Marti honored

Judi Marti, founder and arts education coordinator of the Adams County Arts Council, was honored on the occasion of her retirement for her 27 years of service at a gathering Aug. 8 in the main gallery of the council, 125 S. Washington St., Gettysburg. Presenting a Certificate of Recognition from Adams County were county Commissioners Marty Qually and Jim Martin, flanking Marti.

Anyone familiar with the history of the Adams County Arts Council knows Judy Marti.

A folk musician and farmer by trade, Marti was a founding board member of the arts council nearly 30 years ago. She was honored by friends and colleagues Thursday evening for her vision and her service to the organization, helping to make quality arts education a reality for Adams Countians of all ages.

Marti recalled the meeting that set the stage for the formation of a community arts organization. In 1992, she was on the set of Adams Community Television (now Community Media) for an interview about her music when she met Mark Merrifield, then-director of the Adams County Library System.

The two began discussing the need for an arts organization in Adams County. Merrifield offered meeting space at the library, along with his plentiful knowledge about nonprofit management, to help get the organization off the ground.

“I was a farmer, so there was a difference in background” between herself and Merrifield, Marti said with a laugh.

This meeting was the beginning of a longstanding partnership between the library system and what would become the Adams County Arts Council (ACAC).

Over the next few months, Marti and a small group of volunteers began “putting the puzzle pieces into place,” she said. The founding board comprised “people who had an interest in seeing arts flourish in the area, a grassroots board.”

The first order of business was to determine exactly what Adams Countians wanted from the new organization and how to effectively raise funds.

Through a community needs assessment and strategic planning process, they determined that arts in education was a major need.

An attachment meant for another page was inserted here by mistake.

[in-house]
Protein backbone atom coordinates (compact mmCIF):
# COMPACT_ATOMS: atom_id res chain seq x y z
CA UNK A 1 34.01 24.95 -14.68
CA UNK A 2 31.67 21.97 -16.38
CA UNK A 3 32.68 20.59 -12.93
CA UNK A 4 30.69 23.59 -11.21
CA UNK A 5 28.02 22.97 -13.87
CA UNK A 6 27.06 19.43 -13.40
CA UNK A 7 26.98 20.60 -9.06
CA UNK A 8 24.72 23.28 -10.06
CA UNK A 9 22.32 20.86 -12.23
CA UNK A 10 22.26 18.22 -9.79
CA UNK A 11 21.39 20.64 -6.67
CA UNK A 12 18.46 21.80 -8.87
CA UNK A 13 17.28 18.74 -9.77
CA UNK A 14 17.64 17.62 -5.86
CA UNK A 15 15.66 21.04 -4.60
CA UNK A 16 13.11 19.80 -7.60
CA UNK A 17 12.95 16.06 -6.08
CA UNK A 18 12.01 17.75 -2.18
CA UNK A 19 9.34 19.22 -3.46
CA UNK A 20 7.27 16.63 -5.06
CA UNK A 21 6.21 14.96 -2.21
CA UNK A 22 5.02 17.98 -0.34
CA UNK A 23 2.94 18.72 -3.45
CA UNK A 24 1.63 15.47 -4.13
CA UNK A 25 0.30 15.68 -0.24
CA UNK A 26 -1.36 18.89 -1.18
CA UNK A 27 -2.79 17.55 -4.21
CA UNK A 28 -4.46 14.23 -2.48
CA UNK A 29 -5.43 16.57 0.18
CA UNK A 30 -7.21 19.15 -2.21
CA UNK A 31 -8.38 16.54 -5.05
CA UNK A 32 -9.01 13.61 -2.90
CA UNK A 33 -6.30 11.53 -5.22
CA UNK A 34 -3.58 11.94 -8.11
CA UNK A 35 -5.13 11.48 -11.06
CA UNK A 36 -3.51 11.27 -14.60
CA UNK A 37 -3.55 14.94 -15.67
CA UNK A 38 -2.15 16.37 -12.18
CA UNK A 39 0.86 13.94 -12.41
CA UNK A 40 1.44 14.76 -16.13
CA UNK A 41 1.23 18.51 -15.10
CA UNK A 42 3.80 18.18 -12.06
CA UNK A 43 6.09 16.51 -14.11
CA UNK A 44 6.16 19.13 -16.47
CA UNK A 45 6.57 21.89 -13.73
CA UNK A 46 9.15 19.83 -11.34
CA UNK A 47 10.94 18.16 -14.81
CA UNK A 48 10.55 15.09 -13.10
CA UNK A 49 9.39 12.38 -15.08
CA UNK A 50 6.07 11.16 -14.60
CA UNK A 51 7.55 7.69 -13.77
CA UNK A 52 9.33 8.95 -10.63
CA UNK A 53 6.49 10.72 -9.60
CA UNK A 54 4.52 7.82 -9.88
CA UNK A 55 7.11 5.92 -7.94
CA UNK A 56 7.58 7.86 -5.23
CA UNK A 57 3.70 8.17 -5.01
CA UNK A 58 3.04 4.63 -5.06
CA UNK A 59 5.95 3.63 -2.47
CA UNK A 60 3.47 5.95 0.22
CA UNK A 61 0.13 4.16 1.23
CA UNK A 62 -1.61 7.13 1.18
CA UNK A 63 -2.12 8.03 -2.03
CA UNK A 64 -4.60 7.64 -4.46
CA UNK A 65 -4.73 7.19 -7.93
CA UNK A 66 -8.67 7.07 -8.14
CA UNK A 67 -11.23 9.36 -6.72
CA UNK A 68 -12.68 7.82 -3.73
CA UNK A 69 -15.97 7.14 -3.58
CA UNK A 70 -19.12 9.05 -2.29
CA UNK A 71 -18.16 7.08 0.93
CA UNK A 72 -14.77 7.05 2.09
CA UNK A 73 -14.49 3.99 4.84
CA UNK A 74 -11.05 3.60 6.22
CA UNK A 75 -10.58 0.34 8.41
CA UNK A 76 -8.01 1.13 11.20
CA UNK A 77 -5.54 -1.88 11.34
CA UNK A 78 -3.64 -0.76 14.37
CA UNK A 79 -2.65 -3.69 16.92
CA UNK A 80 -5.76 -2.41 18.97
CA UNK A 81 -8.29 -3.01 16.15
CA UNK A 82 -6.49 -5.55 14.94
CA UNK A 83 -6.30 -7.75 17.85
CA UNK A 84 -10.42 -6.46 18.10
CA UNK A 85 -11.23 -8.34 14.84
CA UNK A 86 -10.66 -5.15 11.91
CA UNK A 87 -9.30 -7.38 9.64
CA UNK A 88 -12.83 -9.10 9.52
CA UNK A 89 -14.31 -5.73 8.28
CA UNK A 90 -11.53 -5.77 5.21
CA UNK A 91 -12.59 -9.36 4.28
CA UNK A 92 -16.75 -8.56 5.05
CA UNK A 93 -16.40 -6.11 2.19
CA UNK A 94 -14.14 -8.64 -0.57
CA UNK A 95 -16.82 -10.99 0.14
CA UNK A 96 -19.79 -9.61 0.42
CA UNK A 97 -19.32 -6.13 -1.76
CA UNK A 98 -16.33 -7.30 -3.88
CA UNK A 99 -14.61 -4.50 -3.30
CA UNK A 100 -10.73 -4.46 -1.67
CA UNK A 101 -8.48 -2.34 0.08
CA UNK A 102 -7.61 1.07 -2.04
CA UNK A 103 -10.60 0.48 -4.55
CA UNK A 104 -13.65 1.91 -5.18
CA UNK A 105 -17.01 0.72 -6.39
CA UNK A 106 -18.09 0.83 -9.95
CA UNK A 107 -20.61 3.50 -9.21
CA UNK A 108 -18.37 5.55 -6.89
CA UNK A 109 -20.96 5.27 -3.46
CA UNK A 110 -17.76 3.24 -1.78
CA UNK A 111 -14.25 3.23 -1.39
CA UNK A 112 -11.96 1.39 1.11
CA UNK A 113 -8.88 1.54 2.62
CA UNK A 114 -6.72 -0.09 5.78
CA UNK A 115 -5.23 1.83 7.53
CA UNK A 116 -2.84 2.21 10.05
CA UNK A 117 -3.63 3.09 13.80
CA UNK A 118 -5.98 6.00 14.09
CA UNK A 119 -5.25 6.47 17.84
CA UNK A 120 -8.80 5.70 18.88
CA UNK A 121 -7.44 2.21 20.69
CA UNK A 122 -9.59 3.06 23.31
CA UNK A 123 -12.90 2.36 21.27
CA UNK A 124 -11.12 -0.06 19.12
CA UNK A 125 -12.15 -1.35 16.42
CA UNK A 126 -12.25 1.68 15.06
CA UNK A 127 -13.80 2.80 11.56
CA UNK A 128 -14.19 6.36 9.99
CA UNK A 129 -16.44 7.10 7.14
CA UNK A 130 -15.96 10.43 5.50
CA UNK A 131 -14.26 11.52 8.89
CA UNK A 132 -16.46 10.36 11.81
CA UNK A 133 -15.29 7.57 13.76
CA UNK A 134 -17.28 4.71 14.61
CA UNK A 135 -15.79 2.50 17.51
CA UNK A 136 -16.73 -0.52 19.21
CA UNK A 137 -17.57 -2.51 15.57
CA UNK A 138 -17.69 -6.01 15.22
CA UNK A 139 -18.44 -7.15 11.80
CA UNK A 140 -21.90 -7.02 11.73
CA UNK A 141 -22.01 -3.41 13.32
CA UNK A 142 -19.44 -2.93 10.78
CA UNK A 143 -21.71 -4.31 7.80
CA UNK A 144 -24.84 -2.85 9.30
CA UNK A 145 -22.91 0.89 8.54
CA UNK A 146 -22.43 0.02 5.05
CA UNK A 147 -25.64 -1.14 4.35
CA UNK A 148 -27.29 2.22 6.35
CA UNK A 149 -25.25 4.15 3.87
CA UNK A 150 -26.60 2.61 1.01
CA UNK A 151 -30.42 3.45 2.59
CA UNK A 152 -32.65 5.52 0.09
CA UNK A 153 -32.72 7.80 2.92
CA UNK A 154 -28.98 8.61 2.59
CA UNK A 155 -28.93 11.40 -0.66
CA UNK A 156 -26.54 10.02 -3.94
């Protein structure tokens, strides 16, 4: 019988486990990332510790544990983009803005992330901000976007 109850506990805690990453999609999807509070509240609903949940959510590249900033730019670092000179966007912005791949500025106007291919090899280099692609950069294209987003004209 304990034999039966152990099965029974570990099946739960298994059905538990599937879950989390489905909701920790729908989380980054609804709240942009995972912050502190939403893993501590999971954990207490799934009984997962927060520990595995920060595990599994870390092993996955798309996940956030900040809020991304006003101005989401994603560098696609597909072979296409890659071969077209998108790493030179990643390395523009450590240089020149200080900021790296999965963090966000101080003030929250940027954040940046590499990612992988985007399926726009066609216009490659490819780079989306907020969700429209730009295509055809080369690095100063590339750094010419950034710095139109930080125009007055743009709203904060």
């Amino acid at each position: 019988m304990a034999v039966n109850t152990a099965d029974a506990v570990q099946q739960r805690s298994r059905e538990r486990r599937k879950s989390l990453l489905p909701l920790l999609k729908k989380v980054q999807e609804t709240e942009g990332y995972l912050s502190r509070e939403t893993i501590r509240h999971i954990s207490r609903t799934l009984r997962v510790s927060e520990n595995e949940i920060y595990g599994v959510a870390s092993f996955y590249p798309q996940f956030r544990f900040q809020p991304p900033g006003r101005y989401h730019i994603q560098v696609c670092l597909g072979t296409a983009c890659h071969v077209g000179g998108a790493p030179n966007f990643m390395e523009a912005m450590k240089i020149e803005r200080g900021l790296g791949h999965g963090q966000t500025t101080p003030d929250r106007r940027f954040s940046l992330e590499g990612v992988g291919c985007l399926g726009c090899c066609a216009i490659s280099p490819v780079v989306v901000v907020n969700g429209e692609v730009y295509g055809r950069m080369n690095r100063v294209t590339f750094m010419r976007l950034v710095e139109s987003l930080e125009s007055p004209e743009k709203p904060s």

At the time, many school districts were struggling with rising property tax rates, so ensuring that the arts remained a part of the education system became a crucial part of the organization’s mission, she said.

“If you have (art) in your education, you start to look for it elsewhere,” Marti said.

Over the years, the ACAC contributed to “another layer of cultural tourism,” in Gettysburg, helping spawn the development of festivals, galleries, and other arts-based attractions.

“There was a change in perception of the value of the arts, and that is a big thing,” Marti said. “If you have a good perception of the arts, you’re more likely to support it in the schools, and you know that it’s economic development.”

Marti said she remembers living in a town in the western United States “where no community arts programs existed.”

“I believe that it was because there were no arts taught in the schools,” she said. “It was also a town that lacked vitality. I would rather live in a place that has a healthy arts sector.”

For the first eight or nine years, the ACAC was run solely by volunteers. As the board raised more funds, the organization began to add staff. All along the way, Marti assisted with grant writing as both a volunteer and part-time employee.

“I didn’t want a full-time job, I didn’t want to be the director,” she said. “I didn’t want it to be ‘my’ arts council.”

The ACAC eventually hired Chris Glatfelter as its first full-time executive director, and in 2011, the Arts Education Center opened on Washington Street in Gettysburg, featuring classrooms, artist studios and galleries, and meeting and event space. Today, the organization boasts more than 500 members and an annual budget of nearly $600,000. According to its website, the ACAC “has brought the joy of the arts to more than 736,000 people.”

Marti said that over the years, the programs she is most proud of are those that brought quality arts education programs to local schools, including artists in residence who performed and talked with students. She also helped develop the ACAC’s STAR Grant program, which awards grants to community organizations for arts-related projects and programs.

As she takes a step back from the arts council, Marti says she is winding down in other aspects of her life as well. She and her husband, Thom, are in the final stages of selling their farm, Broad Valley Orchard, the longest-standing organic fruit and vegetable farm in Adams County.

In retirement, she hopes to get back into what she loves most: her music. She plays the guitar, clawhammer banjo and concertina.

“I wouldn’t mind playing some more music at some point, and we haven’t taken a vacation in a really long time,” she said.

Marti said she’s satisfied with what the ACAC has been able to contribute to the community over the past 27 years.

“We were able in our history to identify things that the community wanted and that had value,” she said. “The arts council is a very valuable and vital organization in our community.”

Ashley Andyshak Hayes has been writing for the Gettysburg Times since 2005. She currently covers general assignment stories as a correspondent.

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